First, our civic sense. Chennai’s civic sense is an affront to the senses. Of what self-purifying or uplifting use, what earthly or heavenly use, can the temple-at-every possible step be if the Chennai male spits and urinates at every possible corner, crevice and culvert? It is utterly hypocritical on our part to blame the civic authorities, our Corporation, of not keeping the city streets clean, if we maltreat our surroundings 24×7 as we do. The conservancy staff that clears the mounds upon mounds of garbage we generate deserves not just our gratitude but our apology for doing its work without our help. Believe me, they are more important and more deserving of respect than the temple chariots that block our paths every so often in futile repetitiveness.

    Ours may be the city where Tiruvalluvar is believed many centuries ago to have lived, where Mudarignar Rajaji, Thanthai Periyar, Perunthalaivar Kamaraj, Arignar Anna and Sangita Kalanidhi M.S. Subbulakshmi lived, but the fact is that ours is also the city where sewage rats proliferate in their millions, mosquitoes breed in their billions and unknown and unnamed diseases incubate in uncountable measure not because the so-called ‘authorities’ are neglectful but because we are callous, short-sighted and downright irresponsible. Make no mistake, dengue and chikunguniya today and — who knows — plague and rabies tomorrow will not be caused by an inefficient administration but by our own cynical lifestyles.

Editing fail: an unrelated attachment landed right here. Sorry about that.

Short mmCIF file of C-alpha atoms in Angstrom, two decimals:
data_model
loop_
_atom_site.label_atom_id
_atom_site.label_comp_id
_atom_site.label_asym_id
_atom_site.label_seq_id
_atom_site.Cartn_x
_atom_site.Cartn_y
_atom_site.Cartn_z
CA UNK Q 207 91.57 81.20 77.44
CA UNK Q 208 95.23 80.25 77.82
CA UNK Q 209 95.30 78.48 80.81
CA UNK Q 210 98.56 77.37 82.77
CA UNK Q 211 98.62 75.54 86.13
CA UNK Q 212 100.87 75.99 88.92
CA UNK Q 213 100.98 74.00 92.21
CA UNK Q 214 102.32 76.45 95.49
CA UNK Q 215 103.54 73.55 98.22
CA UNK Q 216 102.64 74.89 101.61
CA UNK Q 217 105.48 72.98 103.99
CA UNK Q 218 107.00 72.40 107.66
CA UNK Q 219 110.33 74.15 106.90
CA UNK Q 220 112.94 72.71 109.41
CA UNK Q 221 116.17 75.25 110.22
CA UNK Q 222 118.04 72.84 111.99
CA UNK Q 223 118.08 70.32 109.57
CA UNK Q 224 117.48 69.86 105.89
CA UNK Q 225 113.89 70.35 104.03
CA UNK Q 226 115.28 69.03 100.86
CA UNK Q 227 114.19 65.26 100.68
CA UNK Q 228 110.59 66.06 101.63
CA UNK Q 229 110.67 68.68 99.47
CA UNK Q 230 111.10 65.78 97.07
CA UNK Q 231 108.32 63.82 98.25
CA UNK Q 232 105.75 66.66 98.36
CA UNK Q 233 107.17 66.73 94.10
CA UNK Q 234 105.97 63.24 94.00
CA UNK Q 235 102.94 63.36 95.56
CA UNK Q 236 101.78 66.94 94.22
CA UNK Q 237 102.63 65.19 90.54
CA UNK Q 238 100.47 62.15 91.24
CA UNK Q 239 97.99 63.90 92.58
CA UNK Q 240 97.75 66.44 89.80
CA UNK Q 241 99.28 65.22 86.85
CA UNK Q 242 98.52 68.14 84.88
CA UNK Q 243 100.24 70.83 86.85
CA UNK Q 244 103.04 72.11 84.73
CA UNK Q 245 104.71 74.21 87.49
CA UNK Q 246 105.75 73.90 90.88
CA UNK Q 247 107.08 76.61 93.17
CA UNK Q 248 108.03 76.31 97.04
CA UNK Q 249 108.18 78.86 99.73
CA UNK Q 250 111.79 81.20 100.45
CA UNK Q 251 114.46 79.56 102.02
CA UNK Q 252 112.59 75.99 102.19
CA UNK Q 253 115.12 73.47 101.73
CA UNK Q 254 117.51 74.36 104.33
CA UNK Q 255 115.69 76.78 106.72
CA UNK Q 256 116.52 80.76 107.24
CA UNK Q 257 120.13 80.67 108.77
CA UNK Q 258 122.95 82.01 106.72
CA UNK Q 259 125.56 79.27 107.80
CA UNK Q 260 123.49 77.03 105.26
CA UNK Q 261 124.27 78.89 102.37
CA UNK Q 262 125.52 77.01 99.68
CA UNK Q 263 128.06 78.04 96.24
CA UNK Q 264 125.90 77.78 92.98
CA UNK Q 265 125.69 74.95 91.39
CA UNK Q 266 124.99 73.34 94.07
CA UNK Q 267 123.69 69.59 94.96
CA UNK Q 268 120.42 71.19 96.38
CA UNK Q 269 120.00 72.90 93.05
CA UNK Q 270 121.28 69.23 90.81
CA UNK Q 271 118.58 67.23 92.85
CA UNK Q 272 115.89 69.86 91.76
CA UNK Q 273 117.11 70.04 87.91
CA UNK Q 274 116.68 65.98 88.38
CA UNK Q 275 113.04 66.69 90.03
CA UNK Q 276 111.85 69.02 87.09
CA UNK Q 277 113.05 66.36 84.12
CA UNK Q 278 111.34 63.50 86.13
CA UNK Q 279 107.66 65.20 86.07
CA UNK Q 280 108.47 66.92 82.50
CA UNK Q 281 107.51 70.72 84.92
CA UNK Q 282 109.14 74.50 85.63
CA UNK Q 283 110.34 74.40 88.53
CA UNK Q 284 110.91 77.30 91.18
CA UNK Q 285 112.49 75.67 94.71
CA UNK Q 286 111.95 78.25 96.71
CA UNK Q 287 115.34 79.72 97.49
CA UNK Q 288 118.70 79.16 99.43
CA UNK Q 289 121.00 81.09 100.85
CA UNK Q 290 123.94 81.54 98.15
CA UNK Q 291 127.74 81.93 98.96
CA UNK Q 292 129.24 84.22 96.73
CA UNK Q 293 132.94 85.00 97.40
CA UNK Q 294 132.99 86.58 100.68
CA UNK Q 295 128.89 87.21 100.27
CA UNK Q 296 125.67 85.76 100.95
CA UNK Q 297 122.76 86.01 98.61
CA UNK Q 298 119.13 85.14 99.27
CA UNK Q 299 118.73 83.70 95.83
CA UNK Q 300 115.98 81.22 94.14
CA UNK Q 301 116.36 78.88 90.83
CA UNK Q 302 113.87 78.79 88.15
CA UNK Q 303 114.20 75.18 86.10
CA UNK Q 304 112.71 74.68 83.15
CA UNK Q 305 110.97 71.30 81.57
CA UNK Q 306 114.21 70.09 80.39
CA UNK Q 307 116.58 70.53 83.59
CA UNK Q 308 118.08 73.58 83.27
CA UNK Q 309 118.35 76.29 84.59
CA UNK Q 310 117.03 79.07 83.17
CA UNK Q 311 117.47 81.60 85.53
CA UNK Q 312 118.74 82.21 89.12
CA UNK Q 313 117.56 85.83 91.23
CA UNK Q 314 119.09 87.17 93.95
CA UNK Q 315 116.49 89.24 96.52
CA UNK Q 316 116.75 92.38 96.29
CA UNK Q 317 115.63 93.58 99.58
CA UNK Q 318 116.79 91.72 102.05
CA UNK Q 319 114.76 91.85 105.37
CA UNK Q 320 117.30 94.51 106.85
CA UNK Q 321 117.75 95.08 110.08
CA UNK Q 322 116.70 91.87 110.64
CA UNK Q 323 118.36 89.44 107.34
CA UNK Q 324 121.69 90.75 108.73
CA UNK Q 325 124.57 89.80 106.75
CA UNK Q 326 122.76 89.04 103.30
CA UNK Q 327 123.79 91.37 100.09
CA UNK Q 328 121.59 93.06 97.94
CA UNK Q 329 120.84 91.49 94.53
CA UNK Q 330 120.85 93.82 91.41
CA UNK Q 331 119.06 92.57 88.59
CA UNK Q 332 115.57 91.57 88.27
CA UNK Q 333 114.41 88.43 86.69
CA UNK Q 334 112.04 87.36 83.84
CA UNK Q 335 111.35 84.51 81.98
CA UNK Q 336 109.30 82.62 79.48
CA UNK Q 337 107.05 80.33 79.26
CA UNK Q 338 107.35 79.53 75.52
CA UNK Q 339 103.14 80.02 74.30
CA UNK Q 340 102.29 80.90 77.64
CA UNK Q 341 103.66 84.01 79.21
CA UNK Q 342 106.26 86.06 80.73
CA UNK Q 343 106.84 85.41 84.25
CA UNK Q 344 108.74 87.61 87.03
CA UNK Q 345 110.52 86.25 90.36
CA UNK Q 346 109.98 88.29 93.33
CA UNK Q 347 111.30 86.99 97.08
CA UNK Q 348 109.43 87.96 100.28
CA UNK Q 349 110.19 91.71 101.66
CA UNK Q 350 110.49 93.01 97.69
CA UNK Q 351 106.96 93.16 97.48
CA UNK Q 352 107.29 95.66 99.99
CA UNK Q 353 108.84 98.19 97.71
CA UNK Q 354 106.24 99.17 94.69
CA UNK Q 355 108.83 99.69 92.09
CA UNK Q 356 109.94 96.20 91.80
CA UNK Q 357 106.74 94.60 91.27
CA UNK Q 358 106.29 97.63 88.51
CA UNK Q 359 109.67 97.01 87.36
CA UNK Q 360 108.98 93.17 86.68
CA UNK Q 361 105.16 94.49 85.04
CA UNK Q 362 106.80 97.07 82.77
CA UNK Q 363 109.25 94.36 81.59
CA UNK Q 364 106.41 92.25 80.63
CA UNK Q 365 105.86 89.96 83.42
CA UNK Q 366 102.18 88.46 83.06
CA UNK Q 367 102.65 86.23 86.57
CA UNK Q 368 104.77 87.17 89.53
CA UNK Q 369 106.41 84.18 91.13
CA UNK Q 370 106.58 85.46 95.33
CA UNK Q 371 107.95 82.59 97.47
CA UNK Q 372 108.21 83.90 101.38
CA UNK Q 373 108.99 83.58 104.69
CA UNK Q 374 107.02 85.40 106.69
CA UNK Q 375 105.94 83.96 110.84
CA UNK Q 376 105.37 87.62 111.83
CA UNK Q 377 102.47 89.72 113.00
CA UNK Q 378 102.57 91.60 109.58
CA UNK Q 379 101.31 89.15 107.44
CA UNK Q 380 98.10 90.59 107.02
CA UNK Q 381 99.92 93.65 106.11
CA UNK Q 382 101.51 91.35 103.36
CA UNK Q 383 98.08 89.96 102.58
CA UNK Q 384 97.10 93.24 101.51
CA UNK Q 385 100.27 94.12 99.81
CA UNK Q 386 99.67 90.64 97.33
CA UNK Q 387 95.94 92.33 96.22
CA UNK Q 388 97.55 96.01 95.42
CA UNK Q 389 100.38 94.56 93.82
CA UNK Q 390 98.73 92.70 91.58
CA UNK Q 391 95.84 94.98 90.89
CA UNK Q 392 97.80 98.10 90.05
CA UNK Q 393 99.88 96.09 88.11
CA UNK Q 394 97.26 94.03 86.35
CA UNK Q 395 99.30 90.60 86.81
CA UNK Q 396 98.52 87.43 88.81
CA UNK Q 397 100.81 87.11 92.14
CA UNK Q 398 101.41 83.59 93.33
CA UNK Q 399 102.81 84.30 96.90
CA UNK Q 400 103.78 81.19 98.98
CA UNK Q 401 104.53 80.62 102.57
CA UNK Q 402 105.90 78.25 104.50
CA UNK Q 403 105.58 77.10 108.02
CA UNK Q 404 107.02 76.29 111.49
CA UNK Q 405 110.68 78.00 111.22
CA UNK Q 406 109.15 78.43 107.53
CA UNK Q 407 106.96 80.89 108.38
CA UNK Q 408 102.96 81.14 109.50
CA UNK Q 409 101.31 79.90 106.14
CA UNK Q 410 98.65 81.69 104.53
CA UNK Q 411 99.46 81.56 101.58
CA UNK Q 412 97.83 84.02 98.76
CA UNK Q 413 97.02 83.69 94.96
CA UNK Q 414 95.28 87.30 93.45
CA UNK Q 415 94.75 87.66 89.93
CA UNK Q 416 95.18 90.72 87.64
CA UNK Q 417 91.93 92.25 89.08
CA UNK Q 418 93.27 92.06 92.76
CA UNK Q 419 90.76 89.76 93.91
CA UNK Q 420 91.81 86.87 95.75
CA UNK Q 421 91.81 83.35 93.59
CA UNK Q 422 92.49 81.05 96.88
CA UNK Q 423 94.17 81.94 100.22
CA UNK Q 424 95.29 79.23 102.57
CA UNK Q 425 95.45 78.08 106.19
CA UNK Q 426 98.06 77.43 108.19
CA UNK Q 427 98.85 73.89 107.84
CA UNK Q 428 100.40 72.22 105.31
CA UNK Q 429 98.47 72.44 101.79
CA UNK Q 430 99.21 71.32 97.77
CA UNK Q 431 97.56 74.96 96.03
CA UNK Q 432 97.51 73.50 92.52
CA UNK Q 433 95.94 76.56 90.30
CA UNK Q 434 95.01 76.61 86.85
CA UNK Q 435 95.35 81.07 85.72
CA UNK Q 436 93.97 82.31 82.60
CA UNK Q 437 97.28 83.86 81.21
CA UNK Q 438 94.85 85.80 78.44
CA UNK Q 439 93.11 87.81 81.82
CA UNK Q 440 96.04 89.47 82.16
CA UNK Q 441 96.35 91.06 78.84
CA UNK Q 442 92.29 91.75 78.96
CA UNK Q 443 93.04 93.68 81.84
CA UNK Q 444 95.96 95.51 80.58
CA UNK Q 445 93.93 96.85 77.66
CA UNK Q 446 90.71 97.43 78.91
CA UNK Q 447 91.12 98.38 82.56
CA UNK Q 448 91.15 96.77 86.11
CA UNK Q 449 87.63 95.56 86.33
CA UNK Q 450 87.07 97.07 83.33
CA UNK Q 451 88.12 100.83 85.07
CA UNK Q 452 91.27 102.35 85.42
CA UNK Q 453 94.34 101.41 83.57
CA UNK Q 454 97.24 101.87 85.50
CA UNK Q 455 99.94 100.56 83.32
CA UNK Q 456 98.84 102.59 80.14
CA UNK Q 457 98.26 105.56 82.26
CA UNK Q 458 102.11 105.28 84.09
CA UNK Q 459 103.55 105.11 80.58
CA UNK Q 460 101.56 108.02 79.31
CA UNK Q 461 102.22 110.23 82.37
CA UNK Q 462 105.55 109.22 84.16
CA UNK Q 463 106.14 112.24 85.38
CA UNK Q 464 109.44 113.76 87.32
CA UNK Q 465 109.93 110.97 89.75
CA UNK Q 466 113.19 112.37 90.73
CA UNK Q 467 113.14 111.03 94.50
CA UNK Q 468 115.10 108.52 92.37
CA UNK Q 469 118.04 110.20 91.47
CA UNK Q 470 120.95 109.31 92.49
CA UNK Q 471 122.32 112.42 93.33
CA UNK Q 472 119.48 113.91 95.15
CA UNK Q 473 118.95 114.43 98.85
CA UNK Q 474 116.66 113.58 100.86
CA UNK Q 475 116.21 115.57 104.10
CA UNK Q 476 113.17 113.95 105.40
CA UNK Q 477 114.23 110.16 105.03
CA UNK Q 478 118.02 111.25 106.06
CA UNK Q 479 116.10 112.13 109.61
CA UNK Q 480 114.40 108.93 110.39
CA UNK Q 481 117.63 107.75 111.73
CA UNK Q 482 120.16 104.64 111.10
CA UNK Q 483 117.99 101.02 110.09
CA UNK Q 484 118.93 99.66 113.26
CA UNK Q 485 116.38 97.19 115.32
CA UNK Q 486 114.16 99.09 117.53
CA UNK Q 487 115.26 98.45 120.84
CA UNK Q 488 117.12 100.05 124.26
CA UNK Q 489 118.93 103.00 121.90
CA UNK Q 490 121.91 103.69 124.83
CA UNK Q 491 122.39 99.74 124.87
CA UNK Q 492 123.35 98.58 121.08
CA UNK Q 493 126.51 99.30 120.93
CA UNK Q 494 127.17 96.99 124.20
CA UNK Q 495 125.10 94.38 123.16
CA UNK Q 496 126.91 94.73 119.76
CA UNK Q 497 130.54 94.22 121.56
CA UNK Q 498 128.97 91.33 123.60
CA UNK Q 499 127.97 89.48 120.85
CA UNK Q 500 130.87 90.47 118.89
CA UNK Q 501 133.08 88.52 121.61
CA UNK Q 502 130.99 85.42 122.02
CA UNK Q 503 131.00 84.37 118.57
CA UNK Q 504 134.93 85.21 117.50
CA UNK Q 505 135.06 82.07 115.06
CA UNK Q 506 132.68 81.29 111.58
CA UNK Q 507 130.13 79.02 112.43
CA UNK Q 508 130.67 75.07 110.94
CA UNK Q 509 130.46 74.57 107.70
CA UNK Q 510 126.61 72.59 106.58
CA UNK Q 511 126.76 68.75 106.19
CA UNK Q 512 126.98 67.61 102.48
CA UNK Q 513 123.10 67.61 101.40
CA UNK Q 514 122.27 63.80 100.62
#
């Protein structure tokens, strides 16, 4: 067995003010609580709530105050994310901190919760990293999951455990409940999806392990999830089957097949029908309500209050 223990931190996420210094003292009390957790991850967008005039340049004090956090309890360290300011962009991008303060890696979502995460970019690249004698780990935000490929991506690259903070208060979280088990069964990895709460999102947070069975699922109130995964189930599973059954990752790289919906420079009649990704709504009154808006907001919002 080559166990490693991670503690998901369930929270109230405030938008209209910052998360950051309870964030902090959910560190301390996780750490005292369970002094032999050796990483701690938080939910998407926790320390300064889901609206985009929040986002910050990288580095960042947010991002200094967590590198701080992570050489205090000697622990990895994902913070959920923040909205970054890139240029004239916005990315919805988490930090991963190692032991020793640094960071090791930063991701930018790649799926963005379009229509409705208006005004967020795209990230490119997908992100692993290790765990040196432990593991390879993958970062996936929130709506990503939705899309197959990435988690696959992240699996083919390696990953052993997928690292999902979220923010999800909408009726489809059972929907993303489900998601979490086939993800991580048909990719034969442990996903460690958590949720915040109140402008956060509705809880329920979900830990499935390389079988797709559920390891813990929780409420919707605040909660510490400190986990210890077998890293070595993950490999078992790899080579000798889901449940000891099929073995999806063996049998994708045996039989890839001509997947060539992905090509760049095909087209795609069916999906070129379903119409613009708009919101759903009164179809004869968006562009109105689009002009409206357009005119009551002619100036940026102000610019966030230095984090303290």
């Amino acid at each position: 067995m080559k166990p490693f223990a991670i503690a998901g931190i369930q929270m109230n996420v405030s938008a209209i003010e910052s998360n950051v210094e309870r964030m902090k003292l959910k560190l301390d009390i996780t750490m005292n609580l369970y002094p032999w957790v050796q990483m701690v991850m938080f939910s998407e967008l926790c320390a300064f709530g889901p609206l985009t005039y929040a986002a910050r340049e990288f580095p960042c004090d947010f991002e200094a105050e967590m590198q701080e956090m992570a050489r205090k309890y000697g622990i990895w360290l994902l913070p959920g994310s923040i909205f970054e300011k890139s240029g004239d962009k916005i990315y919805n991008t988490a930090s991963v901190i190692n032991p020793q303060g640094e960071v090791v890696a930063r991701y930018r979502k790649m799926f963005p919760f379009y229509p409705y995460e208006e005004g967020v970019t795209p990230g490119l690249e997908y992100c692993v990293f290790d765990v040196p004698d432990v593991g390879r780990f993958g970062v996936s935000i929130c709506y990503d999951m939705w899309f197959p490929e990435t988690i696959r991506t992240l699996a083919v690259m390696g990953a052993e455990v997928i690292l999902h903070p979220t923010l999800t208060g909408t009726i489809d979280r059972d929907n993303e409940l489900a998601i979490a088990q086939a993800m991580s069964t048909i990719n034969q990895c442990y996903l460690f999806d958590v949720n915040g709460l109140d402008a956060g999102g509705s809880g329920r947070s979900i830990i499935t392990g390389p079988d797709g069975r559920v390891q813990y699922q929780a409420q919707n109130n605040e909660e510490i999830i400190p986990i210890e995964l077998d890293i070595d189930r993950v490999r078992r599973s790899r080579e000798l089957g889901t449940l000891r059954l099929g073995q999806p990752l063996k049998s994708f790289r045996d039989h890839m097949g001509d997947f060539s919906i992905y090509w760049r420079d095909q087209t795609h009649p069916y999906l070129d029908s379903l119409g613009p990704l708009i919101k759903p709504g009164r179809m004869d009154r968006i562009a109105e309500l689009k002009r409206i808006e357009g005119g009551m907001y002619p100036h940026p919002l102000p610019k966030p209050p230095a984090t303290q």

Second, our road sense, by which I mean the way we negotiate our movement on roads, is scandalous. And the biggest offender, I might even say ‘culprit,’ is the motorcyclist. No one is above the law except the motorcyclist. I take it that many if not most of you graduating students of MU are motorcyclists. So please take this as addressed to you. The poor pedestrian is the biggest victim of the motorcyclist’s dizzying hurry.

    There is another hurry around us. The hurry to build, which is accompanied by the hurry to destroy. The sharp-toothed bulldozers of destruction which can reduce a building to pulp in a matter of hours and the large cones of cement which can build on the destroyed site within days, are about hurry as well, a hurry to reap in profits as quickly as possible. And the result? Roadsides that are permanently dug-up, footpaths with heaps of sand and cement bags on them.

    This brings me to the third wrong, our sense of right and wrong. Chennai is overlooking some human tragedies being enacted right under its gaze. Simply put, this is the huge and widening divide between the very rich and the destitute in our city. If the number of cars and motorcycles has risen dizzyingly, the number of vagrants is also rising at an alarming rate. And they symbolise the great divide.

    It is utterly wrong that sky-scraping buildings should rise in our city, both for residential and professional purposes that will pull out ground water in profligate quantities, when thousands of people in the city have to pump up water physically from derelict, broken down hand-pumps at street corners.